Hey, you guys remember The Milestones, right? They played at our first-ever Block Party at 200 East all the way back in September. You came to check it out, right? Maybe? Please? No? Anyway, those dudes are coming back to town this weekend when they take the Cafe Nola stage on Saturday night along with Bishops and The B-Side Band. We recently caught up with guitarist Chris Metz to talk about how these guys got together in the first place, how long it might be until they follow up their most recent EP, “Honey,” and how pop-punk had a hand in influencing the group. The fun should begin around 10 p.m. Saturday night. Don’t be square, friends. Be there.
So, take us back to the beginning. How did you guys initially get together in the first place?
This time four years ago, Alex and I connected at a bar at the University of Maryland – College Park. We went to the same high school, but we were both playing guitar and leading different bands. At this point, we were only writing music on our own, and weren’t performing anymore. For about a year, we spent a lot of time learning each other’s songs and writing styles. Two years of this passed, when we decided to start a band. We found two others to fill in on drums and bass who played with us for the first year as The Milestones. Unfortunately, they weren’t able to continue with the band. One of my best good friends, John, has been playing drums with me since I first picked up a guitar nearly 10 years ago. I gave him the call and for the past year, the three of us have been the foundation of The Milestones, with two great guys rotating in on bass for shows.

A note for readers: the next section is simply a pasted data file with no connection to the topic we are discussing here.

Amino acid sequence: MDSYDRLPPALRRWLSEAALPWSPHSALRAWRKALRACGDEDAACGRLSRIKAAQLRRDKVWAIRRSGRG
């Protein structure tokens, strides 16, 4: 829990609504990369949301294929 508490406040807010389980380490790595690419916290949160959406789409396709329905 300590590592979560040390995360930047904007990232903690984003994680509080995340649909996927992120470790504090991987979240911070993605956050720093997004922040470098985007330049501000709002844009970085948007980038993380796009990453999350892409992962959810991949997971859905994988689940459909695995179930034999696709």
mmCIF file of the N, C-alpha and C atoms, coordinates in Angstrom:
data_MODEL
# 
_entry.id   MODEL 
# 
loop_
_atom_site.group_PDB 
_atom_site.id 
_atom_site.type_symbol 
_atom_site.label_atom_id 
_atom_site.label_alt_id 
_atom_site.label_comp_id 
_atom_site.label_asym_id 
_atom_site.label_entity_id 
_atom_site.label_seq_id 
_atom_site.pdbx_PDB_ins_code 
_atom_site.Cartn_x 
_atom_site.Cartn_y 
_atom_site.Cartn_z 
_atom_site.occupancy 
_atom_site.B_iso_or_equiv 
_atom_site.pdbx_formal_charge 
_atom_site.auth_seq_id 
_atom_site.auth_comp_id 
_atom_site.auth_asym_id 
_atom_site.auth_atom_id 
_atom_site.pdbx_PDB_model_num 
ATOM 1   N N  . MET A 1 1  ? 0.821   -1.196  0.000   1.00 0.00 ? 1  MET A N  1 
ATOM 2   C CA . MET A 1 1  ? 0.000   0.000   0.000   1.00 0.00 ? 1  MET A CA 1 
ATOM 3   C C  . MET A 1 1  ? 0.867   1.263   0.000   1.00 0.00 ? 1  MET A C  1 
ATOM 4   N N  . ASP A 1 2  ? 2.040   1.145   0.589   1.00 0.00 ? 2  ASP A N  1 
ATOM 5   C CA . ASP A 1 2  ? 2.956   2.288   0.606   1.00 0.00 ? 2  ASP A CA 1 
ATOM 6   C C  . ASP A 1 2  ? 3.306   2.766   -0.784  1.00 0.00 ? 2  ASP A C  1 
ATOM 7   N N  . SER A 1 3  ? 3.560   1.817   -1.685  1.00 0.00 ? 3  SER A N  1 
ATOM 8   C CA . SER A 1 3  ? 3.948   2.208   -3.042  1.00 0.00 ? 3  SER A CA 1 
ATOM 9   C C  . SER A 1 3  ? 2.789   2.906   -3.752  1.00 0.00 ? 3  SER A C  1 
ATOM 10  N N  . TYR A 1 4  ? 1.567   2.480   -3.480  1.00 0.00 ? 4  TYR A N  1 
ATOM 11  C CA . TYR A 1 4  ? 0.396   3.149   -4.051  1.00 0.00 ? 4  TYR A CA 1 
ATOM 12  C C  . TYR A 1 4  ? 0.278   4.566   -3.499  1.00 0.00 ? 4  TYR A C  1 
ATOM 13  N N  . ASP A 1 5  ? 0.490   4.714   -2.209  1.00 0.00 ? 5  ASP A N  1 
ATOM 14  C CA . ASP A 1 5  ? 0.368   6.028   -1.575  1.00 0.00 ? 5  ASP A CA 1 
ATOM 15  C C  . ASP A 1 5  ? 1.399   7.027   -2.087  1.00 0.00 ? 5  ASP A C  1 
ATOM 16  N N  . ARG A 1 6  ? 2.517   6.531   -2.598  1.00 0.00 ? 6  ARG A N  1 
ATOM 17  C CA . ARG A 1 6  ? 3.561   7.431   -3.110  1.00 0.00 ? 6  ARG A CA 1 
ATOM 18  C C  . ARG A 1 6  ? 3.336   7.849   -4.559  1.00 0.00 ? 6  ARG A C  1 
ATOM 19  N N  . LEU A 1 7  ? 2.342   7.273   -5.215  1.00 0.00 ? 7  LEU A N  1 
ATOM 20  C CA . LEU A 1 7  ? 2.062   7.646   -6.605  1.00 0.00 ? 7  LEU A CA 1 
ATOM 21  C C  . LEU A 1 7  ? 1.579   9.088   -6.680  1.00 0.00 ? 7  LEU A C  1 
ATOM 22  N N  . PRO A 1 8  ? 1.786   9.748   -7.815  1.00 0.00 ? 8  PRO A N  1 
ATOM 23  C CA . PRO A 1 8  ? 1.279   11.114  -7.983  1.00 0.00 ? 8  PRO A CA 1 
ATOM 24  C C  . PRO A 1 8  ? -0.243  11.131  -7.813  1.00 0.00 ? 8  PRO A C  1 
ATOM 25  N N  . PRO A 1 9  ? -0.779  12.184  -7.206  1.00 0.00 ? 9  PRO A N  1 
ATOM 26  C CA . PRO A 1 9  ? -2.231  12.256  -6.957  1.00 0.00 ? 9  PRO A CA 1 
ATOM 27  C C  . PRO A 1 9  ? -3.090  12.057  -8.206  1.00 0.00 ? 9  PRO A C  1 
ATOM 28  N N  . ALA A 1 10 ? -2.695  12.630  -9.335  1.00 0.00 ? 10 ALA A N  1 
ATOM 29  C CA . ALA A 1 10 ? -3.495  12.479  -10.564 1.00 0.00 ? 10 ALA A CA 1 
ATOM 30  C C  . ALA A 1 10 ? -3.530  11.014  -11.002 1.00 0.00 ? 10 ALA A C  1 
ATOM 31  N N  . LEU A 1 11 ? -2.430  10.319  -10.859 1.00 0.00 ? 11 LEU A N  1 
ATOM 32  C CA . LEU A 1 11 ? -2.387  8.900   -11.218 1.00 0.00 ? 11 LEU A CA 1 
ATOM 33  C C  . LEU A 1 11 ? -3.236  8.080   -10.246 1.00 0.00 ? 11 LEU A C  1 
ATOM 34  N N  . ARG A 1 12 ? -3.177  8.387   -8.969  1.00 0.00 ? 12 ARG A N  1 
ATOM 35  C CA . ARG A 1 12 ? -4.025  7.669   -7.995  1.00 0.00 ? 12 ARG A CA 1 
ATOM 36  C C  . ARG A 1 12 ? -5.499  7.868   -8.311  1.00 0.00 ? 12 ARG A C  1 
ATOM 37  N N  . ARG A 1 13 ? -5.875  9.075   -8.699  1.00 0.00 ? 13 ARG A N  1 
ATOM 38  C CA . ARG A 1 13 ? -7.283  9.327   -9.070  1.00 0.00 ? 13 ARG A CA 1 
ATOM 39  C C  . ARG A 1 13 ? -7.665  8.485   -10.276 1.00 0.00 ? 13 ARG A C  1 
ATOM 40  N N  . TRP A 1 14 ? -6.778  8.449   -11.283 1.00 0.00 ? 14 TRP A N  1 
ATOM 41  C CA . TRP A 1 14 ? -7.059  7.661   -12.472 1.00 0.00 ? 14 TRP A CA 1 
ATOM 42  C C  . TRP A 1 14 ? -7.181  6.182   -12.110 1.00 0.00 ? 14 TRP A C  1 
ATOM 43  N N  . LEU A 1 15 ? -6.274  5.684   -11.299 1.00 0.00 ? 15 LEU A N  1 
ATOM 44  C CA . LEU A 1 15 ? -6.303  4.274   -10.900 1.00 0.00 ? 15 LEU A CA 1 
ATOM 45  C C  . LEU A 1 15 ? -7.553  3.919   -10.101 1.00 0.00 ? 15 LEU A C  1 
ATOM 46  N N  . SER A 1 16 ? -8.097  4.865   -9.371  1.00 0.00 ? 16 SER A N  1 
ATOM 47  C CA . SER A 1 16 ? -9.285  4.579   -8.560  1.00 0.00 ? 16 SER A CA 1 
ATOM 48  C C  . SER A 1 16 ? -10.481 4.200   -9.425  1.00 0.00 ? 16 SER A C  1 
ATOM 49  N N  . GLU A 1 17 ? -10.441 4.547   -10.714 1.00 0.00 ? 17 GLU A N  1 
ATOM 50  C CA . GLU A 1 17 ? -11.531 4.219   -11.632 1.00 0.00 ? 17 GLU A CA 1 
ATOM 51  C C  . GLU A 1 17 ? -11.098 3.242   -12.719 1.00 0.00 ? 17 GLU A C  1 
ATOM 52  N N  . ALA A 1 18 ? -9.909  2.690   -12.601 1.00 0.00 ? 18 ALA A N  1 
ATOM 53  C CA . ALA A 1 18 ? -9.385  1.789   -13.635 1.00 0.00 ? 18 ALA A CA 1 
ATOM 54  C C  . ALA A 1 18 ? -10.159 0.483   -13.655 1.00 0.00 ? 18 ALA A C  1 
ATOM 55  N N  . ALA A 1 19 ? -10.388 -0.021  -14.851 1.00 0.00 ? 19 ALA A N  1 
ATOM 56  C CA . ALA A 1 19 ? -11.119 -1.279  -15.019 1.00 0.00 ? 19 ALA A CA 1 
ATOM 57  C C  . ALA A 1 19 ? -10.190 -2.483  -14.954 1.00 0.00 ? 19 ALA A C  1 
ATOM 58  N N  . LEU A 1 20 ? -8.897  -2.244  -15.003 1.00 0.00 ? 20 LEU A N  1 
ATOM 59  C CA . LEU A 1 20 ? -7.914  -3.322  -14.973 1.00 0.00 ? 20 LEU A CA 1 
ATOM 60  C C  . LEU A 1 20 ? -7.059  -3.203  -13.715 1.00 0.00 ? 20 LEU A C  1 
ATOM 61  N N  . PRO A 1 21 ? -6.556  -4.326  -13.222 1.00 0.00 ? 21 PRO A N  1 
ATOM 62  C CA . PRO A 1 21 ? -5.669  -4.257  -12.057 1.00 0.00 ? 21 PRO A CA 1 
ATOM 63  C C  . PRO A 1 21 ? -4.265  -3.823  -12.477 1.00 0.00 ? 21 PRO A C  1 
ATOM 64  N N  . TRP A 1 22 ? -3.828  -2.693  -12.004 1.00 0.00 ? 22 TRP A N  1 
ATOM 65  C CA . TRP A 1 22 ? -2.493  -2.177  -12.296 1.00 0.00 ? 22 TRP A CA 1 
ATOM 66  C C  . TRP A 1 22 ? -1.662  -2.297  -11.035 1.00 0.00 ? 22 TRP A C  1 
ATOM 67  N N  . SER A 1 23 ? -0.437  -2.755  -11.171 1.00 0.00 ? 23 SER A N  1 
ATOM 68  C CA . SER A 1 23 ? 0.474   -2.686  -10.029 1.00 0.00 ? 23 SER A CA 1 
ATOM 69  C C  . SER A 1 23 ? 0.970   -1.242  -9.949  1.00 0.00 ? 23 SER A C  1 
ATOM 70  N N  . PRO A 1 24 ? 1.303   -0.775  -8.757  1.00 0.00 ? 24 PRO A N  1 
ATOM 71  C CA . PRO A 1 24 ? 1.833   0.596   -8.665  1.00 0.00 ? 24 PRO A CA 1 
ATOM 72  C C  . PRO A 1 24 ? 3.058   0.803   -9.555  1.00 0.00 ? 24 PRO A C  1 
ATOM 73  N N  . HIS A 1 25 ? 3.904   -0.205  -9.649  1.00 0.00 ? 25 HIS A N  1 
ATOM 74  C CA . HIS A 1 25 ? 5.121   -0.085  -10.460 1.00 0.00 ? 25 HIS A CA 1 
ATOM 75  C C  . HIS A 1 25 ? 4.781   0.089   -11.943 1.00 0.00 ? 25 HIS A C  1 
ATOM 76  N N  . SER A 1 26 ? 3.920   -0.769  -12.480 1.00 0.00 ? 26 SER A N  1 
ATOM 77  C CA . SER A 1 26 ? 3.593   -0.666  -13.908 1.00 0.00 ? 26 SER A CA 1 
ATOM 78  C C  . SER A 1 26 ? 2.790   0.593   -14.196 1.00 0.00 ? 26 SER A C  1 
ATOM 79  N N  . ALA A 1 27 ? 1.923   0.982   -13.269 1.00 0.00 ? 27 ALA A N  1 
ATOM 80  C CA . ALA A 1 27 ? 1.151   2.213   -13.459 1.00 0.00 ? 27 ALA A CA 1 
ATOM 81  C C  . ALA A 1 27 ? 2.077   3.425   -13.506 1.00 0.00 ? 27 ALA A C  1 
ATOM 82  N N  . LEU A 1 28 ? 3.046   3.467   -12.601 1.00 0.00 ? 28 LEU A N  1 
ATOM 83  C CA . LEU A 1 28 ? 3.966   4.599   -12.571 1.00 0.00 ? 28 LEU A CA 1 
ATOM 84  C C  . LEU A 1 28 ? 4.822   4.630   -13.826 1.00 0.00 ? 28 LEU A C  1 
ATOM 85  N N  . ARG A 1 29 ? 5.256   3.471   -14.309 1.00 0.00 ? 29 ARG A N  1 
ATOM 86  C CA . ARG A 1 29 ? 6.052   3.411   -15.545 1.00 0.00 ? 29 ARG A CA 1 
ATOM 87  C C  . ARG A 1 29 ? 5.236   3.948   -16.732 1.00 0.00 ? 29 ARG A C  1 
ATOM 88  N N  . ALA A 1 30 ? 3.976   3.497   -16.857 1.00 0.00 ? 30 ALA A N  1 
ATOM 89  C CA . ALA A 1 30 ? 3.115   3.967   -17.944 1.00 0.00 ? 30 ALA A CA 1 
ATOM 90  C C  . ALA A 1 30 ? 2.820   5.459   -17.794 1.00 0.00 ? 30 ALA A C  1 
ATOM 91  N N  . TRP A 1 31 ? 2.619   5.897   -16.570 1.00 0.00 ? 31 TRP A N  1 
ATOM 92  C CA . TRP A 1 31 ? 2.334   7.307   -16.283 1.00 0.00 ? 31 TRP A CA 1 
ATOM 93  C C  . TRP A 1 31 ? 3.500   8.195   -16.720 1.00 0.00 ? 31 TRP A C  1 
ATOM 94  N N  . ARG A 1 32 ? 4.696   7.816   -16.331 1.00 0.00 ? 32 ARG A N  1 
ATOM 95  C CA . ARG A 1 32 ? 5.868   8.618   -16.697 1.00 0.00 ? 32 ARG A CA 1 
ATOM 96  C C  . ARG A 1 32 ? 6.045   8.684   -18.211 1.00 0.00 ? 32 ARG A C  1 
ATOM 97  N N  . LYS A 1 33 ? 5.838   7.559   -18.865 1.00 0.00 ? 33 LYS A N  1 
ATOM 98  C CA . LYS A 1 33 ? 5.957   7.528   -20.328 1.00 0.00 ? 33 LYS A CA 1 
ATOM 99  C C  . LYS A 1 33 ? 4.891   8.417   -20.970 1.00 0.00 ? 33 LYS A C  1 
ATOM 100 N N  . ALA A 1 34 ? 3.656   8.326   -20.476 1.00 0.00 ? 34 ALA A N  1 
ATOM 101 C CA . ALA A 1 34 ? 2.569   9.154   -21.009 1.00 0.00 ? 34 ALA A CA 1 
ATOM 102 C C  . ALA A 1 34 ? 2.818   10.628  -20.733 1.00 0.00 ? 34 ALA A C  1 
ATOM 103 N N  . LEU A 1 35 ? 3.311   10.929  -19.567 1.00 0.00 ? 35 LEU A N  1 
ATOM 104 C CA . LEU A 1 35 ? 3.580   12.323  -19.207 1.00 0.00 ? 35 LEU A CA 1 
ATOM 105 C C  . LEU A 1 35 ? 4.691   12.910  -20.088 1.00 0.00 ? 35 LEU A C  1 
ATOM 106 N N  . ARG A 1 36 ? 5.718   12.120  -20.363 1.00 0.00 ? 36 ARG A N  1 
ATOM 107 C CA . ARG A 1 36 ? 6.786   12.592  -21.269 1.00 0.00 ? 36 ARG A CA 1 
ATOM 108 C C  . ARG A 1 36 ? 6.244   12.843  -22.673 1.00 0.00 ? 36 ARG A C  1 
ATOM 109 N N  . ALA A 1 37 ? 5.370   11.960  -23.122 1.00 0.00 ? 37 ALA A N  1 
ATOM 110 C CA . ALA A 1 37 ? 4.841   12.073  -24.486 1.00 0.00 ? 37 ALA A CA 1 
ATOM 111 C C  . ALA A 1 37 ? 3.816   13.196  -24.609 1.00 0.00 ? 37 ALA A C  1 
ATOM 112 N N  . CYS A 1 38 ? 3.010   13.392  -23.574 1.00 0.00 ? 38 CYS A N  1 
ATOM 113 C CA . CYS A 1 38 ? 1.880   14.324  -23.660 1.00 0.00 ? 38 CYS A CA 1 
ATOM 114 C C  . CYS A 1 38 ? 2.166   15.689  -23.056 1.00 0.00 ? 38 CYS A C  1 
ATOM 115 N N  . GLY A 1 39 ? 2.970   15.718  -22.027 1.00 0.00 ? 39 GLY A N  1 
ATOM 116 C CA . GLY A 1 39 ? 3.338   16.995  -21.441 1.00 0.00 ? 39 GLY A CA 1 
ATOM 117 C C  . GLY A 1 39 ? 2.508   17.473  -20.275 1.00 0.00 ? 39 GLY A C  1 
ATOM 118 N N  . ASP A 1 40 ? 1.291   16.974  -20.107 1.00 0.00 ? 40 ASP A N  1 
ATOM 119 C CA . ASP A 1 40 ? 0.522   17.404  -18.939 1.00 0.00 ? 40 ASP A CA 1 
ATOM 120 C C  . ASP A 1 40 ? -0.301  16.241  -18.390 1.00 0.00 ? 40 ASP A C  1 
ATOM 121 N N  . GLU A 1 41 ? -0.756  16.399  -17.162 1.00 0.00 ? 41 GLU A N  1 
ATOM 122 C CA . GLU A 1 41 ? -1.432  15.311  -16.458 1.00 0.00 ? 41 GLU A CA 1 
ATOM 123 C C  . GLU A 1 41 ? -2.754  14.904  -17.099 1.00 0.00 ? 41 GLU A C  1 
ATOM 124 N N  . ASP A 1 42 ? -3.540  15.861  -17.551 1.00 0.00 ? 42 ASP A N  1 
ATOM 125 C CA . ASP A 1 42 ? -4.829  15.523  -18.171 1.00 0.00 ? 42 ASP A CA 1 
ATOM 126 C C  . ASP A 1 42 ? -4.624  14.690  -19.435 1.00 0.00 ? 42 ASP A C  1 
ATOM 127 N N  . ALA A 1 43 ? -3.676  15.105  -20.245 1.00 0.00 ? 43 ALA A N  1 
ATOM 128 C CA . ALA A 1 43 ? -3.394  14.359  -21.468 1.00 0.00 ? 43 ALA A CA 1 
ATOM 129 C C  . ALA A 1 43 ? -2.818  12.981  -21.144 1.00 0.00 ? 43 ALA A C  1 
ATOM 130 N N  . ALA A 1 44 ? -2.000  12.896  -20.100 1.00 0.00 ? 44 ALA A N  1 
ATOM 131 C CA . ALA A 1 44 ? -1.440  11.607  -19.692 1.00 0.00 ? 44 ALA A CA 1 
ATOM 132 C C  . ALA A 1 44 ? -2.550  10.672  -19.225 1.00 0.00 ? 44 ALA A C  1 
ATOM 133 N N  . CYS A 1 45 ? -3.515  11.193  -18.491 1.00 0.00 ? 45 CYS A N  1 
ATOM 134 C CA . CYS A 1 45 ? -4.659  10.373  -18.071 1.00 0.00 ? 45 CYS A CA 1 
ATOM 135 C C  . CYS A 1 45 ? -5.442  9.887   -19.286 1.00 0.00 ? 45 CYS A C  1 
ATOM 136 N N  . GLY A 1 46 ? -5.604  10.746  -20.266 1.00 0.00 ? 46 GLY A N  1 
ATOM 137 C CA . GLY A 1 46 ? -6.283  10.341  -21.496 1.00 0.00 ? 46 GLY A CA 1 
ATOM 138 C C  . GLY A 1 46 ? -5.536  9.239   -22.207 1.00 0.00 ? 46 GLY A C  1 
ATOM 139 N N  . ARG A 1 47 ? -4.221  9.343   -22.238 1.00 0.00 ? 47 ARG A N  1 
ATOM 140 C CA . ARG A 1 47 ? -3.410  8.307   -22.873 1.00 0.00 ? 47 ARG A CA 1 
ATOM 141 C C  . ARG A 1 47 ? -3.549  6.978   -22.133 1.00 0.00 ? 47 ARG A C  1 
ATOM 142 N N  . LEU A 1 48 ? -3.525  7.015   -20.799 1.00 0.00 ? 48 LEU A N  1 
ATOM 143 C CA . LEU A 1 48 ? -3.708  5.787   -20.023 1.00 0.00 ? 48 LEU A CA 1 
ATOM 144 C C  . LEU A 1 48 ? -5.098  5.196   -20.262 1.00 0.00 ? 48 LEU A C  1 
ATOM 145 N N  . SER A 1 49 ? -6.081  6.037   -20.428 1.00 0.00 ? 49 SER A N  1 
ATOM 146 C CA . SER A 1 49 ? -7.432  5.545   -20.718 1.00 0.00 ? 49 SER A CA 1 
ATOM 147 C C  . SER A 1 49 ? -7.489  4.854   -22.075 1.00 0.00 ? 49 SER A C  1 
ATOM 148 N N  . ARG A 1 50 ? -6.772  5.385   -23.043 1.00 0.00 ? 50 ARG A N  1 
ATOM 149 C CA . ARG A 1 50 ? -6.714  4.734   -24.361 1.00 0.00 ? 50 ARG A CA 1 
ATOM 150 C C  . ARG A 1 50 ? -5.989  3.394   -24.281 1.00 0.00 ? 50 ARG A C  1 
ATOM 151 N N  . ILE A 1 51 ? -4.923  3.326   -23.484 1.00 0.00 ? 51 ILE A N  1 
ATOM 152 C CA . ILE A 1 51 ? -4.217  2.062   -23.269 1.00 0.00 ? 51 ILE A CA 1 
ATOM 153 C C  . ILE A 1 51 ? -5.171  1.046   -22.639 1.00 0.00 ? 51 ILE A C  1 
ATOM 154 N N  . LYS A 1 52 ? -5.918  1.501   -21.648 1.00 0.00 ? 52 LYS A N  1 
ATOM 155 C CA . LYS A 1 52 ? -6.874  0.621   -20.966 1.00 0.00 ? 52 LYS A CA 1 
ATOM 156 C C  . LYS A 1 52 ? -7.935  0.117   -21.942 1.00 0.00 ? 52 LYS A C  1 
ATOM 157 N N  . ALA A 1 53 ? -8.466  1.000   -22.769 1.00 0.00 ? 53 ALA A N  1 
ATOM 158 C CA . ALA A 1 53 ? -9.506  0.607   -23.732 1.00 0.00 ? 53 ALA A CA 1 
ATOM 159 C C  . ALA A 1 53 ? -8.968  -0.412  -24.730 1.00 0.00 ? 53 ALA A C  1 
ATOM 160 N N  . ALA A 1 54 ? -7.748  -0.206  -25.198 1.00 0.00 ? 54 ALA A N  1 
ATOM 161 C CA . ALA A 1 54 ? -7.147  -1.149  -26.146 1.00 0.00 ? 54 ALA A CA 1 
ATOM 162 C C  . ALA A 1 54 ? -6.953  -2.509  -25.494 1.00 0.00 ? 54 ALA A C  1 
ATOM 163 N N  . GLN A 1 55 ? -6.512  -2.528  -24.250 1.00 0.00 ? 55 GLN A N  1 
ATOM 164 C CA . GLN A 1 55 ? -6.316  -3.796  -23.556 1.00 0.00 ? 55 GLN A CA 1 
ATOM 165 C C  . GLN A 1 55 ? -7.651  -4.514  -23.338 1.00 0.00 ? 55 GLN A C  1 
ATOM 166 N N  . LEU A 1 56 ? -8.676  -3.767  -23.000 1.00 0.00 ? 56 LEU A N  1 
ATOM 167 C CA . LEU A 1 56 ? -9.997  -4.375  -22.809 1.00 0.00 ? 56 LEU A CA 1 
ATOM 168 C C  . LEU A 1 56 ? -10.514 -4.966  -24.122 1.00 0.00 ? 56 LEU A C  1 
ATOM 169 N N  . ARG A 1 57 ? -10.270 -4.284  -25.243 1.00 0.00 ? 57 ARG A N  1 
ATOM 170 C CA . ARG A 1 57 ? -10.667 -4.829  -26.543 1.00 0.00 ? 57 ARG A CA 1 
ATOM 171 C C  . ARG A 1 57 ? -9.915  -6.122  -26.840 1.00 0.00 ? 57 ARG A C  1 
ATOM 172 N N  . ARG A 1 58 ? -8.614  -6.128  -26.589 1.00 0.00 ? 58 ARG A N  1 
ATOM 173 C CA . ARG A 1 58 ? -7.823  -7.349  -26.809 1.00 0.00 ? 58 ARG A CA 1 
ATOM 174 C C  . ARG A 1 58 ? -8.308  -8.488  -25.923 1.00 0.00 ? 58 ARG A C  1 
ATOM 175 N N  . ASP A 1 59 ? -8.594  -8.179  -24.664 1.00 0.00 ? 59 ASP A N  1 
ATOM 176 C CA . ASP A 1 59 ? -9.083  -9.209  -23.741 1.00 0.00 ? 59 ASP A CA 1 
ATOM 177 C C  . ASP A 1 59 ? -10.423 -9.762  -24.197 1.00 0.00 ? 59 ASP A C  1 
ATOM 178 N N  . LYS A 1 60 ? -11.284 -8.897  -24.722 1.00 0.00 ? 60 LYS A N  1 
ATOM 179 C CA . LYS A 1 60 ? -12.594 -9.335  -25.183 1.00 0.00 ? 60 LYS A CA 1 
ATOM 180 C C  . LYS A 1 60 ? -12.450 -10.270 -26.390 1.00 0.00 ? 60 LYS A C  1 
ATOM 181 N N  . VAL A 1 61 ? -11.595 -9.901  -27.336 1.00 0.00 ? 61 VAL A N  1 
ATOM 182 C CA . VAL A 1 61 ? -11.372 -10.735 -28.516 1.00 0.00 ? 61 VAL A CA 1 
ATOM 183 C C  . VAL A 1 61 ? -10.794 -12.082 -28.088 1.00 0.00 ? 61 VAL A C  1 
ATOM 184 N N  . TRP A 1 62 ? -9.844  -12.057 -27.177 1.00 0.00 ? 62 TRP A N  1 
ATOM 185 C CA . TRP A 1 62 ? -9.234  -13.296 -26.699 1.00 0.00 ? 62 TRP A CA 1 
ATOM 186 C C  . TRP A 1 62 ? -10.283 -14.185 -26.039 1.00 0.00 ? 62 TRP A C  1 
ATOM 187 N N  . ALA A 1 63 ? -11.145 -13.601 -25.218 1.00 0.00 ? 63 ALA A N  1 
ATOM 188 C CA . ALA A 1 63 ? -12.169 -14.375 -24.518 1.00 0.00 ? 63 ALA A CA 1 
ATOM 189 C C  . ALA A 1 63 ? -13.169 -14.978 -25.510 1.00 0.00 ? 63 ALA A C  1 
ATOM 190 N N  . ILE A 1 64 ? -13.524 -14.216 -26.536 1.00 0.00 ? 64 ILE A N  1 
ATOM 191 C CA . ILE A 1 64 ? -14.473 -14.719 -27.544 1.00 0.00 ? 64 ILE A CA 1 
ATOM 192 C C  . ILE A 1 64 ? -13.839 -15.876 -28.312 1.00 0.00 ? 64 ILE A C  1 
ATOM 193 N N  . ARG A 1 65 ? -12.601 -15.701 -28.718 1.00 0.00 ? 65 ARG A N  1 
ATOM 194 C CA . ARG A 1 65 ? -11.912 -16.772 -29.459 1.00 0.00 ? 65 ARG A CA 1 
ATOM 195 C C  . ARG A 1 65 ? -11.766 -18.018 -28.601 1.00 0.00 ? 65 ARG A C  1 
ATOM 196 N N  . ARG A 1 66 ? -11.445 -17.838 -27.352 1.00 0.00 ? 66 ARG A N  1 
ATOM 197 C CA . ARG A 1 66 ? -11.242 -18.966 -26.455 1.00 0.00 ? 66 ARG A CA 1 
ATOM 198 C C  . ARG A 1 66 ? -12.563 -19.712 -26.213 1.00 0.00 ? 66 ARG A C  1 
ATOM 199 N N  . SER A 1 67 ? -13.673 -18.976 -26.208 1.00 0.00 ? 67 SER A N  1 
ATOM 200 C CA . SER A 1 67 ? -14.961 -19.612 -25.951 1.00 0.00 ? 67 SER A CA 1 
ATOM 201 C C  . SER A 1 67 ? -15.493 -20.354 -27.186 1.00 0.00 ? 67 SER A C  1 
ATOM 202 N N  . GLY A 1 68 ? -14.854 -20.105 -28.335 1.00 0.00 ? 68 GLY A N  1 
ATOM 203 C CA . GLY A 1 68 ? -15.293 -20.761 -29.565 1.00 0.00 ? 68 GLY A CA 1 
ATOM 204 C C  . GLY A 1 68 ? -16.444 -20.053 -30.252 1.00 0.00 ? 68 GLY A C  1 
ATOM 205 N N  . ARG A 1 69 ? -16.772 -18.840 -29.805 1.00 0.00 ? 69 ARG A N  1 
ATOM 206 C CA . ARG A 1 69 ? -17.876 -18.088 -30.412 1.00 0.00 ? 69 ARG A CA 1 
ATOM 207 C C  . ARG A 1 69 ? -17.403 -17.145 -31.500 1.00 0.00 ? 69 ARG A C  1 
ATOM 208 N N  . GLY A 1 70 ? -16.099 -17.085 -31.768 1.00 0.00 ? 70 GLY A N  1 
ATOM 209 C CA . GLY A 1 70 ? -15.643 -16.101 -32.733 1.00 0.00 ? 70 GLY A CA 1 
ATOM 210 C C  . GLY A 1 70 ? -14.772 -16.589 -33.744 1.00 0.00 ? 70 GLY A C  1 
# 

“Honey” is your most recent release, I believe. Do you guys have plans to get back into the studio for another release anytime soon?
Correct. We spent a lot of time recording “Honey” at Mystery Ton Studios with local producer Kenny Eaton. That was over a year ago. We’re in the studio working on another batch of songs that we plan to release as singles at the moment. Additionally, we’re planning to get back to recording at Mystery Ton Studios come late-spring/early-summer. We’ve got plenty of material that could fill a full-length album, but like so many other bands, we lack the funds to support that cause.
Along those same lines, what does 2016 look like for The Milestones, for the rest of the way out?
We’ve been fortunate enough to play some of the great D.C./Baltimore venues with other great bands since the beginning of the year. Washington, D.C.’s DC9, Black Cat, and Baltimore’s Ottobar, Metro Gallery, and The Crown. We have and are going to continue playing festivals throughout the year (i.e. Johns Hopkins University Spring Fair on Saturday, April 16). Additionally, we’re waiting to announce the details regarding a fundraiser that we’re helping organize in our Charles Village neighborhood (in Baltimore) that has an insane lineup thus far, set for Saturday, May 28, at Peabody Heights Brewery. Finally, we’re working on finishing up our current recording situation on top of setting up the recording of music videos.
Who are some of your major influences and why?